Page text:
And we have also seen stakeholders in each country and the leagues themselves implement measures to block an ESL, since they are among the main victims of it. This, combined with the fans’ rejection of the idea, has brought about a massive “no” against this separatist project.

But, in terms of Spain, it is Florentino Perez who is behind this project and he is not going to back down because, no matter what happens, he will never consider he has lost.

Perez is 15 years into his second term as Madrid president (Burak Akbulut/Anadolu Agency via Getty Images)

The Athletic: Having Spain’s two biggest clubs in almost constant revolt with you over the ESL — and other issues — cannot be something you enjoy. What can you, as the president of their domestic league, do about that?

Tebas: At La Liga, we face this situation as we always have, by focusing on what 40 out of the 42 clubs want — those clubs who think about what’s best for the overall competition rather than personal interests. To achieve this, we will continue working with all the necessary resources and the support of fans and the entire ecosystem of European football.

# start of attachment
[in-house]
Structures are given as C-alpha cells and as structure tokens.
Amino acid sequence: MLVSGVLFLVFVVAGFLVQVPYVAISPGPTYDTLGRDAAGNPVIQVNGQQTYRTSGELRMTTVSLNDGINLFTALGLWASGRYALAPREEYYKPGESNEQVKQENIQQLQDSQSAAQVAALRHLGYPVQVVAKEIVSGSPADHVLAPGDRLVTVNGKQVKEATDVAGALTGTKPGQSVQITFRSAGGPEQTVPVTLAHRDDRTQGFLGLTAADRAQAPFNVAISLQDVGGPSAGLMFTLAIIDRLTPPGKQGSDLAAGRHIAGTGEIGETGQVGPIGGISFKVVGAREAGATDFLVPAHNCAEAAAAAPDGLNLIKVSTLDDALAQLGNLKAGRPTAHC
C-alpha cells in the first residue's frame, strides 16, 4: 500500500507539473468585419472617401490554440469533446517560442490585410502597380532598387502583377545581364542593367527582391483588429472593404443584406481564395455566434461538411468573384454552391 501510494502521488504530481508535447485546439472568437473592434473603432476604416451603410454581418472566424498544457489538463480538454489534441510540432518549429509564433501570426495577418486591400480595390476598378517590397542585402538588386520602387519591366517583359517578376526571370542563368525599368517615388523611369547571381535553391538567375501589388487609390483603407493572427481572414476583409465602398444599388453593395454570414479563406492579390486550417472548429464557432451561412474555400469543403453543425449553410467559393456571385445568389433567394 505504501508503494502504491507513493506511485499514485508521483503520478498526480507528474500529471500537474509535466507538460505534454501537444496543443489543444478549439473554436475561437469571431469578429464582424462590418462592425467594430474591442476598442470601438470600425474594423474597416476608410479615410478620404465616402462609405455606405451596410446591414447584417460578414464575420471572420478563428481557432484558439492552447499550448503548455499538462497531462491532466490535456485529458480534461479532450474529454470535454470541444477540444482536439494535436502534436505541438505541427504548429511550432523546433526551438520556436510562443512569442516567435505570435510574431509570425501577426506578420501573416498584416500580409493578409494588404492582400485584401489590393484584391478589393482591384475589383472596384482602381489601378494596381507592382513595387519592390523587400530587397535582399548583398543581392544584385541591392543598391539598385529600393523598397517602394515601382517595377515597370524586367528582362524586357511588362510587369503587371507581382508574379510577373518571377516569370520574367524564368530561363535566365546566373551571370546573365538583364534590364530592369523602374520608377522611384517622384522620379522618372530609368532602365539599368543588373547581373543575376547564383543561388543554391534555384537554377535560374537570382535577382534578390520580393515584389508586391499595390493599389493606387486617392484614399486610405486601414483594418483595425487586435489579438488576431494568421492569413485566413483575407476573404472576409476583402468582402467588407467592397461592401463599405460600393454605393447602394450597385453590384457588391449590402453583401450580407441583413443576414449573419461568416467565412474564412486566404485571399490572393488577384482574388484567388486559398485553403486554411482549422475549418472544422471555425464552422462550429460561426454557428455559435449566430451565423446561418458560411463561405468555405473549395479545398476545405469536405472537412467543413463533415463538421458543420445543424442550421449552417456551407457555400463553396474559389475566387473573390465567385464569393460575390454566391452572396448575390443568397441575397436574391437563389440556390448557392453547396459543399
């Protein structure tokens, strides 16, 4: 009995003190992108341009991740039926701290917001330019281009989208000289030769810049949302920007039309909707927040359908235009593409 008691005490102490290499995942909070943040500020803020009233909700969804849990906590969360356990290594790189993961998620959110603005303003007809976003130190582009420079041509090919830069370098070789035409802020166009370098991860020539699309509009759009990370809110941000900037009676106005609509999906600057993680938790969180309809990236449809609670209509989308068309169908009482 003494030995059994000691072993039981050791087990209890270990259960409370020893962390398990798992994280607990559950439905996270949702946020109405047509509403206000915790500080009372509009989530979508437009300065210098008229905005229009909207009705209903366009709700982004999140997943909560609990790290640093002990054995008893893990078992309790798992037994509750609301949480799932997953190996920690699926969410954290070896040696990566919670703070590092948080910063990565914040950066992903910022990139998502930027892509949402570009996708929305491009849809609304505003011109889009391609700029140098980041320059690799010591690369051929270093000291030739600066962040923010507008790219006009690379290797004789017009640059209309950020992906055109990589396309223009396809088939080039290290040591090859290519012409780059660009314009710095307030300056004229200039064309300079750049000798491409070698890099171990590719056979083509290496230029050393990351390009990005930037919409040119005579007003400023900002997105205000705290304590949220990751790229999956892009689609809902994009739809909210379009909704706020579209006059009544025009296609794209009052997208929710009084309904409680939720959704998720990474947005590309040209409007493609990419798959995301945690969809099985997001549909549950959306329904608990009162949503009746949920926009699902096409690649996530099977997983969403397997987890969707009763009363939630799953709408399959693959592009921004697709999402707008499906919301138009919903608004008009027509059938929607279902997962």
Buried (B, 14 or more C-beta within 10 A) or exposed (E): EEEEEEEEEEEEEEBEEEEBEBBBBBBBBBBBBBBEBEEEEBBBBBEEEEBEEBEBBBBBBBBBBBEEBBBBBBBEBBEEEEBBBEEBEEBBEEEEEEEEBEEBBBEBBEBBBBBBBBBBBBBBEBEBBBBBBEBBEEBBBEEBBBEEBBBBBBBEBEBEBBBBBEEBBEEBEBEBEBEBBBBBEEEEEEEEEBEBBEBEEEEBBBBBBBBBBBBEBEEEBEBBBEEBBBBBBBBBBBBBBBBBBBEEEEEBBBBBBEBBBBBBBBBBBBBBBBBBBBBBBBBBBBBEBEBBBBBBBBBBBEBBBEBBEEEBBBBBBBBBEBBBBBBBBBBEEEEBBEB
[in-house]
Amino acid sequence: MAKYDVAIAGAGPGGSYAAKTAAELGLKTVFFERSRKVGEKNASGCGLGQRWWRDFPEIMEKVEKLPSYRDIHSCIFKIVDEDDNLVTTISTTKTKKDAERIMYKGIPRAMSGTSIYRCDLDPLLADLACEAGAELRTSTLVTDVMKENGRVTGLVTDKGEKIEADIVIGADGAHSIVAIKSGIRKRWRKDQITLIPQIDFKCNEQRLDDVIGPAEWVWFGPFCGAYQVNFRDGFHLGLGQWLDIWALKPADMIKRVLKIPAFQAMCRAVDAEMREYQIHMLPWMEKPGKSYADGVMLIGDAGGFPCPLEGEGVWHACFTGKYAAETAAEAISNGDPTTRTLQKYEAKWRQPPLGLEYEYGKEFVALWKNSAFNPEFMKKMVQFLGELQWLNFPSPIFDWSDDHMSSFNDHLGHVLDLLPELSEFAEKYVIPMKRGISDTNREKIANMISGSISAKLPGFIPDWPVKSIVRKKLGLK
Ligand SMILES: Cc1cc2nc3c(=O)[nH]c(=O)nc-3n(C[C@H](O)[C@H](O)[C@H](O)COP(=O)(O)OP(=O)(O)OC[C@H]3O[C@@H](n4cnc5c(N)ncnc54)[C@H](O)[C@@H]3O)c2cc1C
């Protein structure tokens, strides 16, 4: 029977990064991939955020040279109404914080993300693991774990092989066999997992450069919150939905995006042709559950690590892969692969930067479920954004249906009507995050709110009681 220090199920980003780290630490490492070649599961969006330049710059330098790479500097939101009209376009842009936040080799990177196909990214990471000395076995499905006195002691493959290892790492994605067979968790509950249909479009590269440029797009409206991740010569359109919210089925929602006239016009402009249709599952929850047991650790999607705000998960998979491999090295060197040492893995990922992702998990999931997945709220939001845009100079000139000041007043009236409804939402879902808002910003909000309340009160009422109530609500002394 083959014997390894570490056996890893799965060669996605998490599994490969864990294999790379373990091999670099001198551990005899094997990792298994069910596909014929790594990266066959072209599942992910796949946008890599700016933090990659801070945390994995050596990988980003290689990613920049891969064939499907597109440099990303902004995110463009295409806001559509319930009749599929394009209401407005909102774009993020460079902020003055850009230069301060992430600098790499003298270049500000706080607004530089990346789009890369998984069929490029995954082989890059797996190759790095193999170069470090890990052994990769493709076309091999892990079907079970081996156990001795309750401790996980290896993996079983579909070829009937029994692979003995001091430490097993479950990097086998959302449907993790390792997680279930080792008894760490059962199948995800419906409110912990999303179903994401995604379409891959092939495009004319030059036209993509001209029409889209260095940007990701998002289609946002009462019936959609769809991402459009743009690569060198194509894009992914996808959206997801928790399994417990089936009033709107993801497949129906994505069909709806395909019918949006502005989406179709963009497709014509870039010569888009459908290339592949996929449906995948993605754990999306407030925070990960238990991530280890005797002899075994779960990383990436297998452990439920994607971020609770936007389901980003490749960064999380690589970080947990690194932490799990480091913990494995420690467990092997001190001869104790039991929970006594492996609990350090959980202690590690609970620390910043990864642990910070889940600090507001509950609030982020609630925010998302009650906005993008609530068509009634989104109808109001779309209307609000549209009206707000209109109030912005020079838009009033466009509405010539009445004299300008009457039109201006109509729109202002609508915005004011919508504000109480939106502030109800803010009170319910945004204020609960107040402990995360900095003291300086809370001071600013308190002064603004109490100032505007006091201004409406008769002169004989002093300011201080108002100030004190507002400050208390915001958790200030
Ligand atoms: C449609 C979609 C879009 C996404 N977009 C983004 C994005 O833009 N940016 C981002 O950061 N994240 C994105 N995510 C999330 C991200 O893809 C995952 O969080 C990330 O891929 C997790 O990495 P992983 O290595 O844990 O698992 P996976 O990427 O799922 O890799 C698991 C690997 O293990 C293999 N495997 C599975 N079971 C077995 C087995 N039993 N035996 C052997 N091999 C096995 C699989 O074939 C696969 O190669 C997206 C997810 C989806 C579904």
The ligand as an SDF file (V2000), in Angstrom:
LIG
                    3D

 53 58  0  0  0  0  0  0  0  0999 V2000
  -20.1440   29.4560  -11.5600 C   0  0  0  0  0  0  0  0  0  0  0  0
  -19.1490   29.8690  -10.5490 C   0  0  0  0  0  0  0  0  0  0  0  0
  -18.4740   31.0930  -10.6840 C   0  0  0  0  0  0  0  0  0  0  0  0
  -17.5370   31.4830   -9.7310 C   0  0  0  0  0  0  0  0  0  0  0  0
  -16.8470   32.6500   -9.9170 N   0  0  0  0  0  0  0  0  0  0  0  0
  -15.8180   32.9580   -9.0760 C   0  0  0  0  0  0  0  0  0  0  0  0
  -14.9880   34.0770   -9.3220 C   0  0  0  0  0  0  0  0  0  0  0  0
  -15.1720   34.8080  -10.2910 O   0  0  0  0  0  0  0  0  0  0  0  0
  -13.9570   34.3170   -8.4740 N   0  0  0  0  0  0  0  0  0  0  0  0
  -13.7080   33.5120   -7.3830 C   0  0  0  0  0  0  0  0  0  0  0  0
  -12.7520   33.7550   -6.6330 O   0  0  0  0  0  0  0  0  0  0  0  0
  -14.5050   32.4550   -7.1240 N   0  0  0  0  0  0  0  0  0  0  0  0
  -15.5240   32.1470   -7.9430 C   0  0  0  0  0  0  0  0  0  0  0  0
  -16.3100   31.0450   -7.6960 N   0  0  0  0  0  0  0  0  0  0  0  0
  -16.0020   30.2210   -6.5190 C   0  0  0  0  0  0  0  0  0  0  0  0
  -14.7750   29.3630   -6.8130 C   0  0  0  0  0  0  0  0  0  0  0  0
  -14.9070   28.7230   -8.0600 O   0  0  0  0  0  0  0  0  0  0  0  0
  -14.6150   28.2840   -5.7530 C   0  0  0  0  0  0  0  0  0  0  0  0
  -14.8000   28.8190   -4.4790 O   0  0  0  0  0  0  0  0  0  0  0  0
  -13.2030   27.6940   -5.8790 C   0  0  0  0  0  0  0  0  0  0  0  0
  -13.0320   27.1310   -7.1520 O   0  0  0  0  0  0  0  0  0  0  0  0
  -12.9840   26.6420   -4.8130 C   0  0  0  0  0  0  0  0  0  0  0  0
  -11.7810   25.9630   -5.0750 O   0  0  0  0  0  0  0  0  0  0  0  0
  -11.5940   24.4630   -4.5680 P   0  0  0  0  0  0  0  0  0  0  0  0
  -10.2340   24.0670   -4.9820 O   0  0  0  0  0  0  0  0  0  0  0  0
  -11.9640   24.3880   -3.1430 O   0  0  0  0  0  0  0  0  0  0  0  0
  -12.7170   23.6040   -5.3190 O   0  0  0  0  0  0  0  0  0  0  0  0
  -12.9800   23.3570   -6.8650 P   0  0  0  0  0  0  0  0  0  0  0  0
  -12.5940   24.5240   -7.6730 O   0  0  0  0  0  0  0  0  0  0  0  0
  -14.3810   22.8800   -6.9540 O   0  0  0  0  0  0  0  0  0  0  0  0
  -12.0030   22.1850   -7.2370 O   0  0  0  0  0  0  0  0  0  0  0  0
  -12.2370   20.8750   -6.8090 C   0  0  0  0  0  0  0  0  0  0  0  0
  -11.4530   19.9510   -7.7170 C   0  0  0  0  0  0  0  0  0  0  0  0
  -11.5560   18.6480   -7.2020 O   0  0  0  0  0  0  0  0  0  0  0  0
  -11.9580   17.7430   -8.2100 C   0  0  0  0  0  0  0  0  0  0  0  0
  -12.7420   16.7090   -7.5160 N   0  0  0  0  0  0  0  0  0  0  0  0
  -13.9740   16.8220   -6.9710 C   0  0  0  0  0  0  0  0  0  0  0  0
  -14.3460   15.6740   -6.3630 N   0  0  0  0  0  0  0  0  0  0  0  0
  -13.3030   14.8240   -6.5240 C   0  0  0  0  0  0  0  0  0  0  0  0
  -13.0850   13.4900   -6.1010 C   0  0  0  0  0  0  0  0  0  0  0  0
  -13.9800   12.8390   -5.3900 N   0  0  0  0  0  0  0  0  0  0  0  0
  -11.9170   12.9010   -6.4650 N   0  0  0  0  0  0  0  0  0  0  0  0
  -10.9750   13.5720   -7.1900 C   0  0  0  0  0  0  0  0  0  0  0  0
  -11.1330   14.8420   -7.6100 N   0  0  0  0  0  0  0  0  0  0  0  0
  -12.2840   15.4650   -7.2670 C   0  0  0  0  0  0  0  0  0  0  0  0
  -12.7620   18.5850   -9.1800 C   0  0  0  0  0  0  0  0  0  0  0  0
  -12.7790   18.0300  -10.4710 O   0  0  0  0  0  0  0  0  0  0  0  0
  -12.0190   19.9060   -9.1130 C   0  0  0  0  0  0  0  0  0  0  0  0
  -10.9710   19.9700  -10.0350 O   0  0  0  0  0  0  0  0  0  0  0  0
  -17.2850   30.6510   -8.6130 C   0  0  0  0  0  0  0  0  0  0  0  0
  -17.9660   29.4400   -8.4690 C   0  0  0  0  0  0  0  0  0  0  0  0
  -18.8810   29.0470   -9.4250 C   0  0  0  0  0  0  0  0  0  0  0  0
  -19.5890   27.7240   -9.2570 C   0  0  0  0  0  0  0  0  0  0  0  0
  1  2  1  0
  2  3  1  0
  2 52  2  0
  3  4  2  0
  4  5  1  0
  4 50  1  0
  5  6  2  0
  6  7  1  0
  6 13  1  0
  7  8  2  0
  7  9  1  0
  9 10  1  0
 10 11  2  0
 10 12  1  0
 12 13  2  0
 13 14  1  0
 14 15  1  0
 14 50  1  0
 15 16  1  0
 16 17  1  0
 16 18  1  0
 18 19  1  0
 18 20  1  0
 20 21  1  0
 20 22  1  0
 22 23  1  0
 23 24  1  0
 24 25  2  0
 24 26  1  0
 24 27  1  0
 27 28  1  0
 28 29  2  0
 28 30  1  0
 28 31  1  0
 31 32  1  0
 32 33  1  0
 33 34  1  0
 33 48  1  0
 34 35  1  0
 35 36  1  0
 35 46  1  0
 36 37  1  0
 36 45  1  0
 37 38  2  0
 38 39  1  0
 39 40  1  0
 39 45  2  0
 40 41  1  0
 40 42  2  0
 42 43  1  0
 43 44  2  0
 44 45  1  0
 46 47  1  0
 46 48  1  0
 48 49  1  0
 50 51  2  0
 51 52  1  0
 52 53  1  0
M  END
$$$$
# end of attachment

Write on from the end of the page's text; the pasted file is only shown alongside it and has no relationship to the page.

I have been president for 10 years, and I am very clear about the difference between the collective good and the individual interests of the clubs. I will not succumb to pressure from any club.

The Athletic: Have you or your predecessors simply let Barca and Madrid get too dominant? Have they outgrown Spanish football?

Tebas: They are the biggest clubs in Spain, having played in the league for more than 90 years. It’s worth considering that they are based in the two most important cities in Spain. The same thing can be observed when examining the structure of other major leagues — big clubs often emerge from major cities.

Real Madrid and Barcelona are the clubs with the highest revenue and the most achievements in Spain, and that’s well-deserved. They have earned it over the years on the field, competing with 40 other (Spanish) clubs each year. Their success is thanks to competing in La Liga.